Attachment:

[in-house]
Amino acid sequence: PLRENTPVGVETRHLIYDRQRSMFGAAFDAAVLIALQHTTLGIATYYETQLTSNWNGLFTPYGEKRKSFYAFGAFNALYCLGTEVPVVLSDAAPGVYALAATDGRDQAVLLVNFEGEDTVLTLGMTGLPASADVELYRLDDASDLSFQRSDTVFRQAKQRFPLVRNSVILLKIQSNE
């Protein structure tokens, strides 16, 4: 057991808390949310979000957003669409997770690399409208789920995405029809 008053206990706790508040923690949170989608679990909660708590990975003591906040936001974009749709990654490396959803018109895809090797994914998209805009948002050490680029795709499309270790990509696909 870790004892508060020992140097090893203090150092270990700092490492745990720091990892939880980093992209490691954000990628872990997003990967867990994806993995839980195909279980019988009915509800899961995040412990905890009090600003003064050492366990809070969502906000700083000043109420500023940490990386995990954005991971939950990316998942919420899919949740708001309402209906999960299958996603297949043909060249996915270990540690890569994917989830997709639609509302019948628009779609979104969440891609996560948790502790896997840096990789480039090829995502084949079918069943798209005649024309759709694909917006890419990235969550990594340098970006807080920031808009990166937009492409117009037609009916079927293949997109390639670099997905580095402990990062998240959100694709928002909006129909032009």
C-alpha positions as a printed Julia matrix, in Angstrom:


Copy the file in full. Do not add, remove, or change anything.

[in-house]
Amino acid sequence: PLRENTPVGVETRHLIYDRQRSMFGAAFDAAVLIALQHTTLGIATYYETQLTSNWNGLFTPYGEKRKSFYAFGAFNALYCLGTEVPVVLSDAAPGVYALAATDGRDQAVLLVNFEGEDTVLTLGMTGLPASADVELYRLDDASDLSFQRSDTVFRQAKQRFPLVRNSVILLKIQSNE
């Protein structure tokens, strides 16, 4: 057991808390949310979000957003669409997770690399409208789920995405029809 008053206990706790508040923690949170989608679990909660708590990975003591906040936001974009749709990654490396959803018109895809090797994914998209805009948002050490680029795709499309270790990509696909 870790004892508060020992140097090893203090150092270990700092490492745990720091990892939880980093992209490691954000990628872990997003990967867990994806993995839980195909279980019988009915509800899961995040412990905890009090600003003064050492366990809070969502906000700083000043109420500023940490990386995990954005991971939950990316998942919420899919949740708001309402209906999960299958996603297949043909060249996915270990540690890569994917989830997709639609509302019948628009779609979104969440891609996560948790502790896997840096990789480039090829995502084949079918069943798209005649024309759709694909917006890419990235969550990594340098970006807080920031808009990166937009492409117009037609009916079927293949997109390639670099997905580095402990990062998240959100694709928002909006129909032009």
C-alpha positions as a printed Julia matrix, in Angstrom: